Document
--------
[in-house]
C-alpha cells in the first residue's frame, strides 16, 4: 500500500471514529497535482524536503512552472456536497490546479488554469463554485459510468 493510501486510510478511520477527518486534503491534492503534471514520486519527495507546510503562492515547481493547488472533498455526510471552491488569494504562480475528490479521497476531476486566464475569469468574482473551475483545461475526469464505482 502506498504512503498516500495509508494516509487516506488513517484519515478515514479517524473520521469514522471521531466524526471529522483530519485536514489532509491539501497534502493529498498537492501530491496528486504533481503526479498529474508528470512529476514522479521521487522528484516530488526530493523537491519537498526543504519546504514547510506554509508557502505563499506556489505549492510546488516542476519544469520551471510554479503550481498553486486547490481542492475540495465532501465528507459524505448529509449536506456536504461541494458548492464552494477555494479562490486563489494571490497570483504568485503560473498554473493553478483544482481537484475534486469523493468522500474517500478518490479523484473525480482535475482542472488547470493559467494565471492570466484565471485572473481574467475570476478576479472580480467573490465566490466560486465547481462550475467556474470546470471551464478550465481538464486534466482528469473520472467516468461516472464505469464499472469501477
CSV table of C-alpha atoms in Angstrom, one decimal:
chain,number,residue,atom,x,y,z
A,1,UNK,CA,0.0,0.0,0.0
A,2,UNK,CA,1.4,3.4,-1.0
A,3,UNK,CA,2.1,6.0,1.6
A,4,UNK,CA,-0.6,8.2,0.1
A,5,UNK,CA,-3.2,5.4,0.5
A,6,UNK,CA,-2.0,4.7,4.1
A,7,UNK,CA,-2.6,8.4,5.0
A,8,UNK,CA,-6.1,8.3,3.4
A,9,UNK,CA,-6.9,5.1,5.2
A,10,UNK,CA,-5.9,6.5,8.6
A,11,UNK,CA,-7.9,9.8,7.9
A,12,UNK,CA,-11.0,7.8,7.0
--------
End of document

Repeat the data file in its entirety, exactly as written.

[in-house]
C-alpha cells in the first residue's frame, strides 16, 4: 500500500471514529497535482524536503512552472456536497490546479488554469463554485459510468 493510501486510510478511520477527518486534503491534492503534471514520486519527495507546510503562492515547481493547488472533498455526510471552491488569494504562480475528490479521497476531476486566464475569469468574482473551475483545461475526469464505482 502506498504512503498516500495509508494516509487516506488513517484519515478515514479517524473520521469514522471521531466524526471529522483530519485536514489532509491539501497534502493529498498537492501530491496528486504533481503526479498529474508528470512529476514522479521521487522528484516530488526530493523537491519537498526543504519546504514547510506554509508557502505563499506556489505549492510546488516542476519544469520551471510554479503550481498553486486547490481542492475540495465532501465528507459524505448529509449536506456536504461541494458548492464552494477555494479562490486563489494571490497570483504568485503560473498554473493553478483544482481537484475534486469523493468522500474517500478518490479523484473525480482535475482542472488547470493559467494565471492570466484565471485572473481574467475570476478576479472580480467573490465566490466560486465547481462550475467556474470546470471551464478550465481538464486534466482528469473520472467516468461516472464505469464499472469501477
CSV table of C-alpha atoms in Angstrom, one decimal:
chain,number,residue,atom,x,y,z
A,1,UNK,CA,0.0,0.0,0.0
A,2,UNK,CA,1.4,3.4,-1.0
A,3,UNK,CA,2.1,6.0,1.6
A,4,UNK,CA,-0.6,8.2,0.1
A,5,UNK,CA,-3.2,5.4,0.5
A,6,UNK,CA,-2.0,4.7,4.1
A,7,UNK,CA,-2.6,8.4,5.0
A,8,UNK,CA,-6.1,8.3,3.4
A,9,UNK,CA,-6.9,5.1,5.2
A,10,UNK,CA,-5.9,6.5,8.6
A,11,UNK,CA,-7.9,9.8,7.9
A,12,UNK,CA,-11.0,7.8,7.0